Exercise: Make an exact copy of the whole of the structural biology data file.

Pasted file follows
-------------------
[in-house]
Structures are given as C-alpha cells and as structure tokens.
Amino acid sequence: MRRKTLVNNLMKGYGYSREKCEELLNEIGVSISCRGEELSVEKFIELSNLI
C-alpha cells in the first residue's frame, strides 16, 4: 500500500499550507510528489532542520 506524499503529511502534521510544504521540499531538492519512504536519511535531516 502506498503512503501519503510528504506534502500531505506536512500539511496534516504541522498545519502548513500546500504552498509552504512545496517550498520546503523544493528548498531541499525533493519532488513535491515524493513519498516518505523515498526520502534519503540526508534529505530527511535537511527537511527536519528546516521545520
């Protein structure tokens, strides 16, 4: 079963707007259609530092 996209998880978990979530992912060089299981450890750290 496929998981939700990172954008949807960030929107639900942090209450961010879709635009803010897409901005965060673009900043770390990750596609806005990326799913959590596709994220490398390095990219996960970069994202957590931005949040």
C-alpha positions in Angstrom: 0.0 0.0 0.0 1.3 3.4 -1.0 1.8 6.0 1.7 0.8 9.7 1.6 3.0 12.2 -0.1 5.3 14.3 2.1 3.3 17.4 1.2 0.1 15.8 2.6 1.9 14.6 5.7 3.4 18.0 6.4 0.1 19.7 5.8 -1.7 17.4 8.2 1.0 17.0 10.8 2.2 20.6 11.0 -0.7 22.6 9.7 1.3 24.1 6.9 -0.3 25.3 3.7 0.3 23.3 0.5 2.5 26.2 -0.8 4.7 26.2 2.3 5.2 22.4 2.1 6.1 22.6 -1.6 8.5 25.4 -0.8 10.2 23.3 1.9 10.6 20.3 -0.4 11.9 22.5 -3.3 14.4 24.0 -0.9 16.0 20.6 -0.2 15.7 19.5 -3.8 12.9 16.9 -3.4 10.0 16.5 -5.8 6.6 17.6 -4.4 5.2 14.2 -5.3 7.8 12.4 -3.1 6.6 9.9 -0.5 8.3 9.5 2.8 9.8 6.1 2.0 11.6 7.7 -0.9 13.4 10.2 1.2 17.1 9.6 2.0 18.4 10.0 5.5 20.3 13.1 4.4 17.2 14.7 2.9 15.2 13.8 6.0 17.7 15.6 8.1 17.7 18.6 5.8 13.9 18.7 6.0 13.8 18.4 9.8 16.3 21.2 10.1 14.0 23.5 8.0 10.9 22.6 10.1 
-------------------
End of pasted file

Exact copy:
[in-house]
Structures are given as C-alpha cells and as structure tokens.
Amino acid sequence: MRRKTLVNNLMKGYGYSREKCEELLNEIGVSISCRGEELSVEKFIELSNLI
C-alpha cells in the first residue's frame, strides 16, 4: 500500500499550507510528489532542520 506524499503529511502534521510544504521540499531538492519512504536519511535531516 502506498503512503501519503510528504506534502500531505506536512500539511496534516504541522498545519502548513500546500504552498509552504512545496517550498520546503523544493528548498531541499525533493519532488513535491515524493513519498516518505523515498526520502534519503540526508534529505530527511535537511527537511527536519528546516521545520
């Protein structure tokens, strides 16, 4: 079963707007259609530092 996209998880978990979530992912060089299981450890750290 496929998981939700990172954008949807960030929107639900942090209450961010879709635009803010897409901005965060673009900043770390990750596609806005990326799913959590596709994220490398390095990219996960970069994202957590931005949040």
C-alpha positions in Angstrom: 0.0 0.0 0.0 1.3 3.4 -1.0 1.8 6.0 1.7 0.8 9.7 1.6 3.0 12.2 -0.1 5.3 14.3 2.1 3.3 17.4 1.2 0.1 15.8 2.6 1.9 14.6 5.7 3.4 18.0 6.4 0.1 19.7 5.8 -1.7 17.4 8.2 1.0 17.0 10.8 2.2 20.6 11.0 -0.7 22.6 9.7 1.3 24.1 6.9 -0.3 25.3 3.7 0.3 23.3 0.5 2.5 26.2 -0.8 4.7 26.2 2.3 5.2 22.4 2.1 6.1 22.6 -1.6 8.5 25.4 -0.8 10.2 23.3 1.9 10.6 20.3 -0.4 11.9 22.5 -3.3 14.4 24.0 -0.9 16.0 20.6 -0.2 15.7 19.5 -3.8 12.9 16.9 -3.4 10.0 16.5 -5.8 6.6 17.6 -4.4 5.2 14.2 -5.3 7.8 12.4 -3.1 6.6 9.9 -0.5 8.3 9.5 2.8 9.8 6.1 2.0 11.6 7.7 -0.9 13.4 10.2 1.2 17.1 9.6 2.0 18.4 10.0 5.5 20.3 13.1 4.4 17.2 14.7 2.9 15.2 13.8 6.0 17.7 15.6 8.1 17.7 18.6 5.8 13.9 18.7 6.0 13.8 18.4 9.8 16.3 21.2 10.1 14.0 23.5 8.0 10.9 22.6 10.1 